By J Hutcherson - WASHINGTON, DC (July 11, 2012) US Soccer Players – As we wait for the fun and games of the summer transfer market 2012 edition, most of the talk in Major League Soccer is about business as usual. That means figuring out if a foreign club will pay the League enough to transfer a player. Nothing new to see here in big picture terms, even if 2011 brought us an MLS team spending considerable money to bring a player in.
That's not MLS business as usual. This is a League with an established reputation as a selling club with 19 subsidiaries, not one that buys. The lopsided treatment of the transfer system speaks to the kind of fiscal austerity that's been part of the MLS single-entity system from the beginning. This is a league setup around cost control, specifically making sure they aren't competitively spending on players.
How does that work in practice? No free agency within the league means player salaries are controlled. There's no internal market for talent with clubs competing against each other for players. Beyond MLS, it means that multiple MLS clubs won't directly bid for a player. The League itself handles that, presented a united negotiating front and acting like yet another club. Well, yet another club with a bizarre twist. Sign with MLS and there's a chance that the process won't be straightforward. Individual choice is extremely limited by design, for both the club and the player. The exception is that willingness to spend money.
Last year, Robbie Keane joined the Los Angeles Galaxy after the Galaxy agreed to pay Tottenham £3.5 million dollars. The amount is a rarity in MLS and so is the basic concept of paying a transfer fee. No, this wasn't the first time a club had paid to sign a player. There are other examples, but none of them rises to the level of what the Galaxy chose to do with their money. Normally, players still under contract enter MLS after negotiating their own exit from their current club. MLS is quite fond of the free transfer. They're also fond of selling players, setting up a one-sided approach to the transfer system as a whole. You can pay us, but we won't pay you.
A charitable term for this situation is unique. Players and their representatives in Europe normally negotiate personal terms before agreeing to a deal between clubs. That's not possible when you have no guarantee that a player will end up with a specific club. The workaround is an MLS club getting the League to agree to pay a fee, but the rarity of that scenario remains.
Judging by their player acquisitions, most teams remain fine with the allocation processes and what amounts to a weighted lottery system. The League makes the deal on behalf of MLS, the player goes through one of several potential allocation scenarios, and in theory everyone is satisfied.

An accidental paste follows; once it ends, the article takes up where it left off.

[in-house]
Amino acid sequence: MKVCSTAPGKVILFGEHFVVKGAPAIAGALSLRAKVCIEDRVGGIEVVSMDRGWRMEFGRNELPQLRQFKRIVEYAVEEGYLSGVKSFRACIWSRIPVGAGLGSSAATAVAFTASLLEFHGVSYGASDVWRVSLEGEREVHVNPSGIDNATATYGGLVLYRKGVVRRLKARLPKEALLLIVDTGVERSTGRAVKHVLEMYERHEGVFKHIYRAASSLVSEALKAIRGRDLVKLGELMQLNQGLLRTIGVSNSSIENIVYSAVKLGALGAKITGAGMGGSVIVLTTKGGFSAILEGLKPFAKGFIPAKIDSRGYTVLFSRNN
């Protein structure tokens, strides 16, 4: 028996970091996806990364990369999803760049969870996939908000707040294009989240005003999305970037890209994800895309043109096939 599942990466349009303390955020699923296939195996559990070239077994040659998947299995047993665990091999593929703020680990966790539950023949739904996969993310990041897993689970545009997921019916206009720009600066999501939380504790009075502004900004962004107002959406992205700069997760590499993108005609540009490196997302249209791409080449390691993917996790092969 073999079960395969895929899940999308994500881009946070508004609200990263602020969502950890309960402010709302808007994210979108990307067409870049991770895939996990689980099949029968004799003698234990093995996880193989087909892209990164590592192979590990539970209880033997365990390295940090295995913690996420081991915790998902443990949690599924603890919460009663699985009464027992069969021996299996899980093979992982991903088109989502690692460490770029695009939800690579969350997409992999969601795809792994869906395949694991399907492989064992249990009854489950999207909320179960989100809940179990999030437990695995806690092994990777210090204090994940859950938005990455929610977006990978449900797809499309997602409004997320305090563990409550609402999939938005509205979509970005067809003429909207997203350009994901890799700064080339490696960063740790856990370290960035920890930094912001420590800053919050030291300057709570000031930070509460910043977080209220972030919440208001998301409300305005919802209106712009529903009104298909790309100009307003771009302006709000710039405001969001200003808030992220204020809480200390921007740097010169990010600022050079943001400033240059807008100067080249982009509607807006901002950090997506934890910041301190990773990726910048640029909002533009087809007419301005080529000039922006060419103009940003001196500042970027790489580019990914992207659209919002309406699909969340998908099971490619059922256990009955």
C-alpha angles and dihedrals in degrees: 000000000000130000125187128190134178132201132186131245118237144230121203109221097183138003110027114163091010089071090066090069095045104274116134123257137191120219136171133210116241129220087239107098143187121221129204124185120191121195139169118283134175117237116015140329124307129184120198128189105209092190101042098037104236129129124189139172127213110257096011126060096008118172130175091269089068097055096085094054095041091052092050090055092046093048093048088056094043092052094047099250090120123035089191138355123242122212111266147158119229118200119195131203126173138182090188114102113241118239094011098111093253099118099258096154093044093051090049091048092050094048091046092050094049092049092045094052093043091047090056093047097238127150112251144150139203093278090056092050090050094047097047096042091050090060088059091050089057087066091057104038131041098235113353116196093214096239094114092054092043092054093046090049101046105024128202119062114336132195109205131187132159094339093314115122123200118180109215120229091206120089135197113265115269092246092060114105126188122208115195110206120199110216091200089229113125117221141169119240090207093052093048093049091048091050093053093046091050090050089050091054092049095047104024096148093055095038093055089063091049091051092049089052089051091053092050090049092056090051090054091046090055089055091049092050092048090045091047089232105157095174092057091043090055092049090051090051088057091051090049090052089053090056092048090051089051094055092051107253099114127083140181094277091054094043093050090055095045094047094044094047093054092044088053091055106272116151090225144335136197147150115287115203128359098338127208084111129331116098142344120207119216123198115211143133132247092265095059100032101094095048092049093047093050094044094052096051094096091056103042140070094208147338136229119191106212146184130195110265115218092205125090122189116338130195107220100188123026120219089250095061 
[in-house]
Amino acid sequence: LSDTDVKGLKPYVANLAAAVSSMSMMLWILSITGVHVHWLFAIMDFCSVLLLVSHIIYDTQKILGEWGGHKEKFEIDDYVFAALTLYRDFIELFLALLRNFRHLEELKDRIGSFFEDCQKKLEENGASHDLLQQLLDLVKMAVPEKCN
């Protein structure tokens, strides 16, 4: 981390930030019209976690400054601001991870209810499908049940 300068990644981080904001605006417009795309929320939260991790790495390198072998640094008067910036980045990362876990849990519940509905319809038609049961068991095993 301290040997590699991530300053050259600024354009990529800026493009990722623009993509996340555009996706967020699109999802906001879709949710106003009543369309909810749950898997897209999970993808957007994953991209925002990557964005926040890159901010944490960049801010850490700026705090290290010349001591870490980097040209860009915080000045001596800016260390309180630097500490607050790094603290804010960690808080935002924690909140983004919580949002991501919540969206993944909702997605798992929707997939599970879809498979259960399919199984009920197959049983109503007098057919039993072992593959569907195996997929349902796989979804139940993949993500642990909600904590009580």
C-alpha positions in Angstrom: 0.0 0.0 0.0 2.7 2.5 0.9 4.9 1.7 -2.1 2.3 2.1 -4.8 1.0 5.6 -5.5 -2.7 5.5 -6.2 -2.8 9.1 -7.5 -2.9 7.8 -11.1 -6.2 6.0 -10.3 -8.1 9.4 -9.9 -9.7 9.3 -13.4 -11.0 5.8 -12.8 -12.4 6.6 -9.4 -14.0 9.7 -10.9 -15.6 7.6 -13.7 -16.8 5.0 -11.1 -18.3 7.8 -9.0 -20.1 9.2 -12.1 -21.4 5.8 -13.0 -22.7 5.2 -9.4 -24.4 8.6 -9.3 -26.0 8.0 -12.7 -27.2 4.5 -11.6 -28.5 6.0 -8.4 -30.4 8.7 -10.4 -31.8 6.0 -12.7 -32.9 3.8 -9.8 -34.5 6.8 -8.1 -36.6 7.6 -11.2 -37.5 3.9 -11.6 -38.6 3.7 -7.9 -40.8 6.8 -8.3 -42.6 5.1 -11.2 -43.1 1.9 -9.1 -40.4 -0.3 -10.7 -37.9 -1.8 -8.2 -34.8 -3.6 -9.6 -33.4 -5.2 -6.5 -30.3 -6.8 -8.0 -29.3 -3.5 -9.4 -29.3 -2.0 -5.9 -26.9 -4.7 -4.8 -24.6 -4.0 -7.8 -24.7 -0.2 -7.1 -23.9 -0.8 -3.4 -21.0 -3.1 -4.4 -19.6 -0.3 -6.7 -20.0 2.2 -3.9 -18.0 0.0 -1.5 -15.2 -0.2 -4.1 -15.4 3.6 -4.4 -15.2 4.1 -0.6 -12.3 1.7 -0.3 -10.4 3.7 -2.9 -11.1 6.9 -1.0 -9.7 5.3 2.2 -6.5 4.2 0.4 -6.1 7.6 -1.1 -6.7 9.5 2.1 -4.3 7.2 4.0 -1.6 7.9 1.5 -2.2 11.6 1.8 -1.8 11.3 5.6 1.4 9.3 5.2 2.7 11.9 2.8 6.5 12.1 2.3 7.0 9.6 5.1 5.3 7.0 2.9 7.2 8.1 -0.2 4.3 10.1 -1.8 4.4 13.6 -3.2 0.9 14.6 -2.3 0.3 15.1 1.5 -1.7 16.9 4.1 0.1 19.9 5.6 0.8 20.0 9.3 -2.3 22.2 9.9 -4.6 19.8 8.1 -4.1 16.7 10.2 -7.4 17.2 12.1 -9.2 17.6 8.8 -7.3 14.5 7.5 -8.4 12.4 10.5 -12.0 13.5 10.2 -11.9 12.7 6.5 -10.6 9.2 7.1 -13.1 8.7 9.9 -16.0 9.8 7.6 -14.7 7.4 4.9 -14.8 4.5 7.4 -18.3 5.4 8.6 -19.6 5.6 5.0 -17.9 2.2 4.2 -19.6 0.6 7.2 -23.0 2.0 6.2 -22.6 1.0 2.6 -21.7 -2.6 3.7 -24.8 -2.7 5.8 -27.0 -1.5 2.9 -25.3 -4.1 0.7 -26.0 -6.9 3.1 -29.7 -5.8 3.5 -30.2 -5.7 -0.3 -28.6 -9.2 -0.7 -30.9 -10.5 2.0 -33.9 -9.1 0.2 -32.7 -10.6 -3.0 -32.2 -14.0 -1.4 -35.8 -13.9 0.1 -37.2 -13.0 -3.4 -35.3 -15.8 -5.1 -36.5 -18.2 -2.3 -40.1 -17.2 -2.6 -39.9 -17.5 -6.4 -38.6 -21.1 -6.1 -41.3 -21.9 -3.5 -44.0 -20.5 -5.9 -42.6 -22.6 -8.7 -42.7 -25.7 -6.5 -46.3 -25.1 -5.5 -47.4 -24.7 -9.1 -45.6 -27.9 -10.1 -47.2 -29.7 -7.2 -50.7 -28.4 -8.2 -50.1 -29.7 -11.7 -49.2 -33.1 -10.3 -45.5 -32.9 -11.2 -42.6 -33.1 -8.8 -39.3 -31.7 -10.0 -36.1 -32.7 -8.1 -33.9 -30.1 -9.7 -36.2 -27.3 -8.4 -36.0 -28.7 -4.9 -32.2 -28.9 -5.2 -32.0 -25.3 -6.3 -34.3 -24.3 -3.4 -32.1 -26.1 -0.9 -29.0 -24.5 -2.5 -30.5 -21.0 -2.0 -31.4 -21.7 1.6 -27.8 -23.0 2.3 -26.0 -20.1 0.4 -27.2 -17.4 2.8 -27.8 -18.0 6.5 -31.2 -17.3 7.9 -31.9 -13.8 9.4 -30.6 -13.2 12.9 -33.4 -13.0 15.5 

Of course, this is MLS and the League is nothing if not adept at mixing systems when it suits them. Enter an equally unique concept for a professional soccer league, the discovery claim. I'll let the League explain this one courtesy of the 2012 MLS Roster Rules: "If the League and player are unable to reach an agreement during the season, the club that first filed the discovery retains the right of first refusal in the event the player is later signed by the League."
Not for the first time, we've seen a scenario where one MLS club gets the ability to make things difficult for another. The existing allocations for professional players entering MLS work three ways. The first two are well known: US National Team players and any former MLS player the League previously sold. That leaves a lot of foreign players free and clear, right? In theory, but the League's discovery system allows clubs to file claims on players they haven't actually signed. That's the scenario that Montreal found itself in when they had MLS complete a deal for Alessandro Nesta. Montreal got the player, and New York got a payment. Why? A discovery claim.
MLS roster rules carry two caveats. They won't publicize the amount of allocation money any team has and they won't make public the names of players teams have claimed through discovery. Since 'discovery' is a wide open term with no obvious limits, you can have a lot of fun attaching any player you like to one of the 10 discovery claims MLS clubs can have. Why limit it to soccer? You might remember Tim Howard and Lionel Messi getting drafted by the Harlem Globetrotters. Hey, in theory, lots of improbable things could happen. Yet even when a club names a player that another team successfully brings into the League, is this really the silly business a pro sport wants to be in? For that matter, what message does it send?
What MLS has done is pull from two systems that are intended to benefit clubs while limiting the options for players. The world transfer market allows players to be sold rather than traded, and the North American sports model allows for multiple restrictions.
Major League Soccer's Frankenstein version is designed to limit financial risk by never defining the worth of any individual player as determined by MLS clubs in an open market. That's as true for the players already in this League as the ones entering it. The one exception is a team willing to spend real money on a transfer. Even with this League's love of regulations, that seems to be the only way to subvert the system. Given the strong message built into MLS about constraining costs, is it any wonder that so few clubs even consider paying a fee for a player?
Comments, questions, solutions to problems that have yet to present themselves. Please, tell me all about it.
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